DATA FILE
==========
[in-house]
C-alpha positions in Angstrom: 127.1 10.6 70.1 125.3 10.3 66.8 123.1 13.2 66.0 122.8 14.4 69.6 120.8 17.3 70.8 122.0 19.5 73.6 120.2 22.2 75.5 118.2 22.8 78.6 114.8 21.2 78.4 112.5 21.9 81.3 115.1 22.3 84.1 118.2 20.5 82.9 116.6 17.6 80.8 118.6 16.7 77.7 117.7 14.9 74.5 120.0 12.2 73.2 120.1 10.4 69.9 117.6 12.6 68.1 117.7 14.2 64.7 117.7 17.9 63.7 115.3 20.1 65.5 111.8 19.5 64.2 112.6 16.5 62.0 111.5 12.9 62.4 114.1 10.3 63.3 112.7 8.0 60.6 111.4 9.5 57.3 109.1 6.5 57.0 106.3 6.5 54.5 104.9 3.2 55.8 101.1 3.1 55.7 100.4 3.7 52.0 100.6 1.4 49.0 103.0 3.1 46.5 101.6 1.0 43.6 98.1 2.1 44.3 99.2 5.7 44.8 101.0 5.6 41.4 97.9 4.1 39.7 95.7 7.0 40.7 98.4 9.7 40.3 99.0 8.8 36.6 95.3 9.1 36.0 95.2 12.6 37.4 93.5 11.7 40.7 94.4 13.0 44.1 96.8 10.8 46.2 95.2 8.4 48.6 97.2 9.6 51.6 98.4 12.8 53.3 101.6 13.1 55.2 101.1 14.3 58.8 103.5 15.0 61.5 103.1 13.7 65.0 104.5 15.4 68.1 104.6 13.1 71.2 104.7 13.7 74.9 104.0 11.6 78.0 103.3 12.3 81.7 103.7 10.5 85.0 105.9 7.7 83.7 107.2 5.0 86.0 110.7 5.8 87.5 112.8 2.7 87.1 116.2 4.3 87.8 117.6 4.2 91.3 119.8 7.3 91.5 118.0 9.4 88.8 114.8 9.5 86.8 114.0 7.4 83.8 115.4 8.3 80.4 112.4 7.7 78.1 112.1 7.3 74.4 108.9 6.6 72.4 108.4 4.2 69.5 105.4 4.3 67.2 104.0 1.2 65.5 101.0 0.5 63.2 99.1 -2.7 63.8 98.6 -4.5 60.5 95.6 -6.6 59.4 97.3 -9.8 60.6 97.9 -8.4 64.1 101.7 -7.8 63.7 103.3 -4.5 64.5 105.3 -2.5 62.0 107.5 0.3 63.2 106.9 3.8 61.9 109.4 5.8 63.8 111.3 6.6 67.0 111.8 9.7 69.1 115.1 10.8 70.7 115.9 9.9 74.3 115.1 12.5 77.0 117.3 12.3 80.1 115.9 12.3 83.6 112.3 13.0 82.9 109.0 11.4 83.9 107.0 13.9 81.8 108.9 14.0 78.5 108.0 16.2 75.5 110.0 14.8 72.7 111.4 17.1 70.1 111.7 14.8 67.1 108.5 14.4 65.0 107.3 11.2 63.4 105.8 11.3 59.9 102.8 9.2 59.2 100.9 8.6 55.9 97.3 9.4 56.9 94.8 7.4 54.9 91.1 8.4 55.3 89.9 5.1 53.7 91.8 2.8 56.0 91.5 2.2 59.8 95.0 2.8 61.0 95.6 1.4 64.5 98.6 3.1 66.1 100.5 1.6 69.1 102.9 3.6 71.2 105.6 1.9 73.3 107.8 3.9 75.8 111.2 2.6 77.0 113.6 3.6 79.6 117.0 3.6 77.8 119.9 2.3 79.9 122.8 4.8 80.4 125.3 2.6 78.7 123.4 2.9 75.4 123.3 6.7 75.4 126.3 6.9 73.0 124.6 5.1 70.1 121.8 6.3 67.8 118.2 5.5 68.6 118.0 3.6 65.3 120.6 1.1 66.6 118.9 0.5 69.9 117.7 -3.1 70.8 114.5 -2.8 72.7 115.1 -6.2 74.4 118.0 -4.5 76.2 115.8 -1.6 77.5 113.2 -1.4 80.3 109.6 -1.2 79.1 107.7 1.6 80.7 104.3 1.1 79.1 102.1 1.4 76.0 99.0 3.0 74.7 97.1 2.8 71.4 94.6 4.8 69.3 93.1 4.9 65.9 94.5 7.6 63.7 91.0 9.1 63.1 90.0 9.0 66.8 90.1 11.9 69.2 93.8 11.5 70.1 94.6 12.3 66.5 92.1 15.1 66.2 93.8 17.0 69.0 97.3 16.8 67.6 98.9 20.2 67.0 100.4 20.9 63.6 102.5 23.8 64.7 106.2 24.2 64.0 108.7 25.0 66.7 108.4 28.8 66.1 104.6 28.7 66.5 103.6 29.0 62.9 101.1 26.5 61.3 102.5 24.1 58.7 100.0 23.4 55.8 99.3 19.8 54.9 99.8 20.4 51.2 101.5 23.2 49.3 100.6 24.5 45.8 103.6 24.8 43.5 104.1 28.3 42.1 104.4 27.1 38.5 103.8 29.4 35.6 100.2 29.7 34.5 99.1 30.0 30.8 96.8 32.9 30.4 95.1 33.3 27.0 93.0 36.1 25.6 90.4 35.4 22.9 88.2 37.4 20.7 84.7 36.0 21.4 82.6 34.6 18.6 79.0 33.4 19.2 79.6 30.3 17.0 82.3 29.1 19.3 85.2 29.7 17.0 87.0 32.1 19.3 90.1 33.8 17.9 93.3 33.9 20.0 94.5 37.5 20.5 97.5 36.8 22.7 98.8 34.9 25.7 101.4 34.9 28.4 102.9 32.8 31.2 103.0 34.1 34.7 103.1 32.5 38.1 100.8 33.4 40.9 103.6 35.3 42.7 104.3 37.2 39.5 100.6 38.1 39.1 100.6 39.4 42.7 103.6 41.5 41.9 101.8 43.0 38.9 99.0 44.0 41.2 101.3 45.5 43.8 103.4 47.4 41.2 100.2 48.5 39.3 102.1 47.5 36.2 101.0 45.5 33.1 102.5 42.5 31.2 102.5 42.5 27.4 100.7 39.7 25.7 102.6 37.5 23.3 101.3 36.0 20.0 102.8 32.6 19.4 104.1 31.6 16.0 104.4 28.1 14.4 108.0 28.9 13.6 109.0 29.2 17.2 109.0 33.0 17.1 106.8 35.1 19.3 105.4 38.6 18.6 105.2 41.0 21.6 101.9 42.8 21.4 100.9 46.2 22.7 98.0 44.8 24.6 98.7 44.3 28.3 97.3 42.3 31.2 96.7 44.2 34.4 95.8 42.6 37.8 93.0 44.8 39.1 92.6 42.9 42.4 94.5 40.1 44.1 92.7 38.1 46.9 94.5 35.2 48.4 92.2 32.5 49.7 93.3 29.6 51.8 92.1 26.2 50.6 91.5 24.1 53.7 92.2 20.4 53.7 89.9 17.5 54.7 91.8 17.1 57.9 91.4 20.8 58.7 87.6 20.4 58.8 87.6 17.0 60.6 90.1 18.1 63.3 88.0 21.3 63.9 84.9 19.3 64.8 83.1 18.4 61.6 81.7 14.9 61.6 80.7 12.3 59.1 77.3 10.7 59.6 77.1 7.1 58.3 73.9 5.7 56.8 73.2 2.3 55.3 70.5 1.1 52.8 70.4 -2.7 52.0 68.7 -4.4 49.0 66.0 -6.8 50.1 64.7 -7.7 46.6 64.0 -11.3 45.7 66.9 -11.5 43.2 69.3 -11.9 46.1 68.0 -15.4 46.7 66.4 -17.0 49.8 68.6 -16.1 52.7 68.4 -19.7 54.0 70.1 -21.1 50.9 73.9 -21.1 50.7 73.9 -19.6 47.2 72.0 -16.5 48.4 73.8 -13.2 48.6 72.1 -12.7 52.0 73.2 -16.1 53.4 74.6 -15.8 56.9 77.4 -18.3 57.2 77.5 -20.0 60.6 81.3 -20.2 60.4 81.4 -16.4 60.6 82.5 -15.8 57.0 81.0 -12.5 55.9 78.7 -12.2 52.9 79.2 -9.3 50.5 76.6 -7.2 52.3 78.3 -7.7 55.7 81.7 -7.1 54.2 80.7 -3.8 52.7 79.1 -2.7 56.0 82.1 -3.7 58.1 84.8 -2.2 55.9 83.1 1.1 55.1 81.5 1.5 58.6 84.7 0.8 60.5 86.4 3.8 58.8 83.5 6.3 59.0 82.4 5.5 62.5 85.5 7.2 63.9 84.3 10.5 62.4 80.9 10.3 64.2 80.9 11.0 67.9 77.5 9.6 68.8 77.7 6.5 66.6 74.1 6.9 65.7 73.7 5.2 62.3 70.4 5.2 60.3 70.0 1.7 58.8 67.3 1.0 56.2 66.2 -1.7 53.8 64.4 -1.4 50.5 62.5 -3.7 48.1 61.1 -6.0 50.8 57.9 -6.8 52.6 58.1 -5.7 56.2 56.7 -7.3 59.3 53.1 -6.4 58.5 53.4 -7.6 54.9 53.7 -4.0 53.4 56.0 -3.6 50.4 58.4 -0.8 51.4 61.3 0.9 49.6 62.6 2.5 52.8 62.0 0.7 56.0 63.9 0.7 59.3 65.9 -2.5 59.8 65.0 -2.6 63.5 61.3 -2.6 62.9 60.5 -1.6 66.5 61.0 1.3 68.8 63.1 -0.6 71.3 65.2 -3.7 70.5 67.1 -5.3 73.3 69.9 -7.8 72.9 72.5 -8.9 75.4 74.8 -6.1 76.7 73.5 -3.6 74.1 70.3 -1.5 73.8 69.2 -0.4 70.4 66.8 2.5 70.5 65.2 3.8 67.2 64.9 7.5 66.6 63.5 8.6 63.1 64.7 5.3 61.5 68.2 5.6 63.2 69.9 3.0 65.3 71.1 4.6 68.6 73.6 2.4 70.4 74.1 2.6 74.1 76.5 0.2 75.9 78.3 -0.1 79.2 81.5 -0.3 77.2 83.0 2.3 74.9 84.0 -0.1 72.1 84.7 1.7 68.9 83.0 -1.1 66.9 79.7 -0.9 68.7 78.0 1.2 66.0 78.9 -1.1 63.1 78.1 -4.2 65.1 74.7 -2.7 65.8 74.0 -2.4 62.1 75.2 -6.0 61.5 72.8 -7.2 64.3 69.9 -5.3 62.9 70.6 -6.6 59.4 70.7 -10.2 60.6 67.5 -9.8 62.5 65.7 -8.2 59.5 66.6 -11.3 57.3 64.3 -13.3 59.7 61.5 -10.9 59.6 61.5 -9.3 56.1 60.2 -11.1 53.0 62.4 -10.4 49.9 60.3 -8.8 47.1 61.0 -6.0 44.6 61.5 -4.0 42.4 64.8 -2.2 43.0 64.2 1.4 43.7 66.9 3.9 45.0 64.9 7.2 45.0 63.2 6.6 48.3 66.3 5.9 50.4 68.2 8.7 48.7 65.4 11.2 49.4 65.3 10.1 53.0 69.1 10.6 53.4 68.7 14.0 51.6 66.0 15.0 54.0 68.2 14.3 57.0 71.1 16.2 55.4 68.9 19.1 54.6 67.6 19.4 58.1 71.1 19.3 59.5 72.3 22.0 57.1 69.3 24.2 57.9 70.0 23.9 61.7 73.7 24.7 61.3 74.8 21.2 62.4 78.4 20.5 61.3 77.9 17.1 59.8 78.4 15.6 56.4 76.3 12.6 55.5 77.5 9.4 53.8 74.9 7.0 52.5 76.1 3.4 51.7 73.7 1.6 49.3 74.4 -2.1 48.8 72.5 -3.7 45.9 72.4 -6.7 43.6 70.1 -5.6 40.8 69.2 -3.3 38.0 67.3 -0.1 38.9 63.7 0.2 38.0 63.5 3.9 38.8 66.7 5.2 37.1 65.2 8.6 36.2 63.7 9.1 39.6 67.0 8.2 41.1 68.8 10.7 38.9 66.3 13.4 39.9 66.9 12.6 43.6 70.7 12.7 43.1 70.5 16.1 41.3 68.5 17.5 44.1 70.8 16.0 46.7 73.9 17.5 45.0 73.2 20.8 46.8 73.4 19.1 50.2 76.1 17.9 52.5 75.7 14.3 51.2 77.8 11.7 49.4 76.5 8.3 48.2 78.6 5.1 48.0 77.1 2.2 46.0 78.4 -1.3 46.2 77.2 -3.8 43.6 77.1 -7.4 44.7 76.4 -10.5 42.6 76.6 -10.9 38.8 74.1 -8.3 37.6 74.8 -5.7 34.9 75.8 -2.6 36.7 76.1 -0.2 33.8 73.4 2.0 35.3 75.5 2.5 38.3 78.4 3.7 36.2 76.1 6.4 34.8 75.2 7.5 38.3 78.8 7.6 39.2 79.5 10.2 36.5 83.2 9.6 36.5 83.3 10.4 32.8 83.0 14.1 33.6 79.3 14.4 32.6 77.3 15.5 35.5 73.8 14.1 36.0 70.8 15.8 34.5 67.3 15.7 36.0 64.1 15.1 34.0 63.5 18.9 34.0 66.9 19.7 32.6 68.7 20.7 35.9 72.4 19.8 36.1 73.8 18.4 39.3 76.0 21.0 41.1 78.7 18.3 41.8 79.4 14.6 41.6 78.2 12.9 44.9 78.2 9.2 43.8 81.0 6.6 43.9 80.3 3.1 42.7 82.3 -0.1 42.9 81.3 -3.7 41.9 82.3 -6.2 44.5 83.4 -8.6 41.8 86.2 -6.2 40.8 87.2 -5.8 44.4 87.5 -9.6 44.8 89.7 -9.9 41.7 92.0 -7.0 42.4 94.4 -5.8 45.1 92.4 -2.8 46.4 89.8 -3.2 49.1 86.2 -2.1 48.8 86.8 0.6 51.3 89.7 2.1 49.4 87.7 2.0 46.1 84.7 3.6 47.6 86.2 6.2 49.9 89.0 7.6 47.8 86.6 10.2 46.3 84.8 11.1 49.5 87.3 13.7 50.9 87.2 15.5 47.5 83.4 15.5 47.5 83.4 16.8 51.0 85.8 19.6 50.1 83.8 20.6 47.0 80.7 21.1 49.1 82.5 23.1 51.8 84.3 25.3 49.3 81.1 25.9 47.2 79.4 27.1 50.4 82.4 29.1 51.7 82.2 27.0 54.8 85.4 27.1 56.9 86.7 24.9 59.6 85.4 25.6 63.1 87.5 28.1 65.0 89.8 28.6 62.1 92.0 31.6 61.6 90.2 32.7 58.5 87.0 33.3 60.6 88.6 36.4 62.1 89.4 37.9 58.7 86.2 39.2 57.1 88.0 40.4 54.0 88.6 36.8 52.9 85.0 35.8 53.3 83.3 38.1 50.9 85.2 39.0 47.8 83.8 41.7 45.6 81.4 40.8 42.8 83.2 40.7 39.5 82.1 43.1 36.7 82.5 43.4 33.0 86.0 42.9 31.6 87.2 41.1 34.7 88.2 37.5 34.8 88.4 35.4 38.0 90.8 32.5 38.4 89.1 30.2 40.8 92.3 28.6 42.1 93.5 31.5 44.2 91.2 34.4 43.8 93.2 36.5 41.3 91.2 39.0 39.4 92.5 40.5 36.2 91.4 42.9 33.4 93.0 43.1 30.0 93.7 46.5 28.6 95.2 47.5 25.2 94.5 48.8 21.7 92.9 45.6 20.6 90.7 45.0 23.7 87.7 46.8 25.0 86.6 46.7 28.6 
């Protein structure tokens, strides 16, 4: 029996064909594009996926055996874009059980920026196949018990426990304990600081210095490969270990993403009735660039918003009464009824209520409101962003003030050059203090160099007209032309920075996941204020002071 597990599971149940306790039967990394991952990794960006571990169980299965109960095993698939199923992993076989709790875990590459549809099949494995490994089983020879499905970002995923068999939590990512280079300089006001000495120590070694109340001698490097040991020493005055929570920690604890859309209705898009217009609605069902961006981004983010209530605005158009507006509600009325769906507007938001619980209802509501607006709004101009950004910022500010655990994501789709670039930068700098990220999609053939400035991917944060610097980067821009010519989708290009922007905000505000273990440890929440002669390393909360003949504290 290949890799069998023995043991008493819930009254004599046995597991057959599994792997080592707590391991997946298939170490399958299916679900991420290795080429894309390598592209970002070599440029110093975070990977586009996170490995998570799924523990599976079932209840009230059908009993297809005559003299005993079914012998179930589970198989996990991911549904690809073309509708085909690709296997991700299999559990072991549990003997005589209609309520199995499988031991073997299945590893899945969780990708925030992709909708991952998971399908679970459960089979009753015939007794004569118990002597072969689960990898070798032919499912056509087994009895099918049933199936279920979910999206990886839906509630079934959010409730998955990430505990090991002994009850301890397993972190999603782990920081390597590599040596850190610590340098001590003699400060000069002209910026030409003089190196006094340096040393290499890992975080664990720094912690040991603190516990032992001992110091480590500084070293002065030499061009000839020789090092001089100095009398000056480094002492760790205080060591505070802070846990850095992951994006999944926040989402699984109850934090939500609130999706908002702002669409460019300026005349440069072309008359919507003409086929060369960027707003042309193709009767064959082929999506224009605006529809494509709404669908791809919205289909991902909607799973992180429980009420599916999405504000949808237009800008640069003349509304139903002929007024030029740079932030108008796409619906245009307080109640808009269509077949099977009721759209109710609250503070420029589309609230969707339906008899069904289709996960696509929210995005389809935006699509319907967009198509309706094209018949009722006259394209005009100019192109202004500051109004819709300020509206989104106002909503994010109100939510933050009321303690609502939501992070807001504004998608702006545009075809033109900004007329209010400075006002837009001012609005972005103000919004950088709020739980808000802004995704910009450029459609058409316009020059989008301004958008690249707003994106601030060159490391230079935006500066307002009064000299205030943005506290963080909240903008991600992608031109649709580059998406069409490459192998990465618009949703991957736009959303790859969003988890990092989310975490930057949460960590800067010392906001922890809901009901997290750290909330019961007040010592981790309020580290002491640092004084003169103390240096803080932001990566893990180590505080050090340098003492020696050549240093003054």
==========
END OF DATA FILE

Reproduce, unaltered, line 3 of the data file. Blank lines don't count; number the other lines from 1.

């Protein structure tokens, strides 16, 4: 029996064909594009996926055996874009059980920026196949018990426990304990600081210095490969270990993403009735660039918003009464009824209520409101962003003030050059203090160099007209032309920075996941204020002071 597990599971149940306790039967990394991952990794960006571990169980299965109960095993698939199923992993076989709790875990590459549809099949494995490994089983020879499905970002995923068999939590990512280079300089006001000495120590070694109340001698490097040991020493005055929570920690604890859309209705898009217009609605069902961006981004983010209530605005158009507006509600009325769906507007938001619980209802509501607006709004101009950004910022500010655990994501789709670039930068700098990220999609053939400035991917944060610097980067821009010519989708290009922007905000505000273990440890929440002669390393909360003949504290 290949890799069998023995043991008493819930009254004599046995597991057959599994792997080592707590391991997946298939170490399958299916679900991420290795080429894309390598592209970002070599440029110093975070990977586009996170490995998570799924523990599976079932209840009230059908009993297809005559003299005993079914012998179930589970198989996990991911549904690809073309509708085909690709296997991700299999559990072991549990003997005589209609309520199995499988031991073997299945590893899945969780990708925030992709909708991952998971399908679970459960089979009753015939007794004569118990002597072969689960990898070798032919499912056509087994009895099918049933199936279920979910999206990886839906509630079934959010409730998955990430505990090991002994009850301890397993972190999603782990920081390597590599040596850190610590340098001590003699400060000069002209910026030409003089190196006094340096040393290499890992975080664990720094912690040991603190516990032992001992110091480590500084070293002065030499061009000839020789090092001089100095009398000056480094002492760790205080060591505070802070846990850095992951994006999944926040989402699984109850934090939500609130999706908002702002669409460019300026005349440069072309008359919507003409086929060369960027707003042309193709009767064959082929999506224009605006529809494509709404669908791809919205289909991902909607799973992180429980009420599916999405504000949808237009800008640069003349509304139903002929007024030029740079932030108008796409619906245009307080109640808009269509077949099977009721759209109710609250503070420029589309609230969707339906008899069904289709996960696509929210995005389809935006699509319907967009198509309706094209018949009722006259394209005009100019192109202004500051109004819709300020509206989104106002909503994010109100939510933050009321303690609502939501992070807001504004998608702006545009075809033109900004007329209010400075006002837009001012609005972005103000919004950088709020739980808000802004995704910009450029459609058409316009020059989008301004958008690249707003994106601030060159490391230079935006500066307002009064000299205030943005506290963080909240903008991600992608031109649709580059998406069409490459192998990465618009949703991957736009959303790859969003988890990092989310975490930057949460960590800067010392906001922890809901009901997290750290909330019961007040010592981790309020580290002491640092004084003169103390240096803080932001990566893990180590505080050090340098003492020696050549240093003054």